Blossoms Day Nursery and The Hive

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About Blossoms Day Nursery and The Hive

Name Blossoms Day Nursery and The Hive
Ofsted Inspections
Address 128-130 St. Margarets Avenue, RUSHDEN, Northamptonshire, NN10 9PW
Phase Childcare on Non-Domestic Premises, Full day care
Gender Mixed
Local Authority NorthNorthamptonshire
Highlights from Latest Inspection

What is it like to attend this early years setting?

The provision is good

Children are welcomed into this homely nursery by kind, caring staff.

Each child is greeted by their key person upon arrival, which supports continuity of care. The staff build strong bonds with the children, helping them feel safe and secure and settle into the nursery with ease. The use of natural and real-life resources creates an environment that sparks children's curiosity and ignites their imagination.

Babies are enticed to play and explore. They giggle at the sounds they make as they scrunch and wave foil blankets. Toddlers explore the outside area pouring water through funnels, as staff help them to predict the... direction the water will travel.

Children show a positive attitude to learning and are eager to engage in the exciting experiences staff offer within the nursery. Babies explore resources and strengthen their hand muscles as they play with weighted balls. As they use low-level furniture to pull themselves to standing, staff offer them lots of praise and encouragement.

Toddlers squeeze and roll play dough, poking in fresh flowers and practising their hand-eye coordination. Outside, staff support pre-school children as they use child-appropriate hammers to crush fresh flowers onto material, to create colourful patterns. They show an understanding of the safety rules, as they remind each other to put on safety gloves before using tools.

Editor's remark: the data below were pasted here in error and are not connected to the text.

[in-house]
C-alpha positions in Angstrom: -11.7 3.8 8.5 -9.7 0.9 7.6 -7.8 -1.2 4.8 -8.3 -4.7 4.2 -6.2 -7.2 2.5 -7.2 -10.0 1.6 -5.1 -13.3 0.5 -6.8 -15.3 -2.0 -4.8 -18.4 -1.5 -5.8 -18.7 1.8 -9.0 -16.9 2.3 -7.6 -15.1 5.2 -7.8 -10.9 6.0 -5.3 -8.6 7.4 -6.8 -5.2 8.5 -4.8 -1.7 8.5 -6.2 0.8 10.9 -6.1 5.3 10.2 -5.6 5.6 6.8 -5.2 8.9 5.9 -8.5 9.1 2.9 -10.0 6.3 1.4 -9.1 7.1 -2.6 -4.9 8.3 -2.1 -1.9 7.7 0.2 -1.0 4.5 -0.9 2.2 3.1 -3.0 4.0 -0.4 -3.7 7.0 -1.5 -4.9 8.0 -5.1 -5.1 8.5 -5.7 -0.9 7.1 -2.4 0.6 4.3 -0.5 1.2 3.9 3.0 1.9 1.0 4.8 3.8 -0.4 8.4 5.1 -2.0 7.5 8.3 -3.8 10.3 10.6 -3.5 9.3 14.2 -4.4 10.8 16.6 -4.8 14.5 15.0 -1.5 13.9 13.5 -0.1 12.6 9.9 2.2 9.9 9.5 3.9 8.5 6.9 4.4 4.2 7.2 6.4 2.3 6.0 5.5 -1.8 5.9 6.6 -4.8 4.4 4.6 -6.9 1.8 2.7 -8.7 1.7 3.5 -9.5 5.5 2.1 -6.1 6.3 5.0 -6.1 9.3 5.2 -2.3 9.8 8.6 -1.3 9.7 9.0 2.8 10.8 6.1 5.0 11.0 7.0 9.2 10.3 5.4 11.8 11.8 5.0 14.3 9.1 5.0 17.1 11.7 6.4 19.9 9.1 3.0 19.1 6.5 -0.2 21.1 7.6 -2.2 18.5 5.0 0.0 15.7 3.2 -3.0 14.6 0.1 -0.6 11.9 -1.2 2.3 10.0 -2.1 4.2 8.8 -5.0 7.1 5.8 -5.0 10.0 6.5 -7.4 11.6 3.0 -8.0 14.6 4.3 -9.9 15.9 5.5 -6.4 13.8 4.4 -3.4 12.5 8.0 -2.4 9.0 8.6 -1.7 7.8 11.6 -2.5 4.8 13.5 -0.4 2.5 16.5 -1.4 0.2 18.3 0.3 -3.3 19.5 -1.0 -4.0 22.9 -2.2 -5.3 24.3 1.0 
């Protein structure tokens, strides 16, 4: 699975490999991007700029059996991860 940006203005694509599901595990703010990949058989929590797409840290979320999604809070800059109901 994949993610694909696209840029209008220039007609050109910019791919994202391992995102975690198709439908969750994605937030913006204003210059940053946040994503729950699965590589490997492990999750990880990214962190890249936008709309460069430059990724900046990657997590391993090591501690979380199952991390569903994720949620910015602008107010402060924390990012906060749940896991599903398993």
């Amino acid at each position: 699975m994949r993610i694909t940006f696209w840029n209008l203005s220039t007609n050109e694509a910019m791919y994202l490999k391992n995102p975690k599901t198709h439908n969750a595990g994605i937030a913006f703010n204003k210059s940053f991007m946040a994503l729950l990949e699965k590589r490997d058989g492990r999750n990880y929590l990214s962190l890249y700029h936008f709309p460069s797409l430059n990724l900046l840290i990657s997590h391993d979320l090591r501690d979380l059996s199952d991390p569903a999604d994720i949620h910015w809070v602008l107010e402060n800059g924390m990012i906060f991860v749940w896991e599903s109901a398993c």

What does the early years setting do well and what does it need to do better?

The manager and leaders are passionate about the curriculum they implement. Their strong ethos ensures that children benefit from child-led activities, and are well-supported by skilled staff. Learning is continued outside as children have the freedom to make choices about where they spend their time.

This supports all children to make good progress through all areas of development.Overall, the staff's teaching is good within the nursery. However, some staff do not always support children to build on what they already know.

For example, as children look at ways to melt ice, staff do not further enhance their knowledge by explaining why water helps the ice to melt.Overall, the staff support children's communication well. They read stories, sing rhymes and talk clearly.

During play and conversation, staff model language and extend children's vocabulary. However, staff do not think about how the use of dummies affects children's emerging communication, especially when reading and singing with young children.Staff support children's early mathematical skills as part of everyday activities.

For example, staff count along as babies stack blocks. During sand play, toddlers are encouraged to compare quantity. Older children look at length as they search for a long pole to reach the shelter roof to retrieve a bean bag.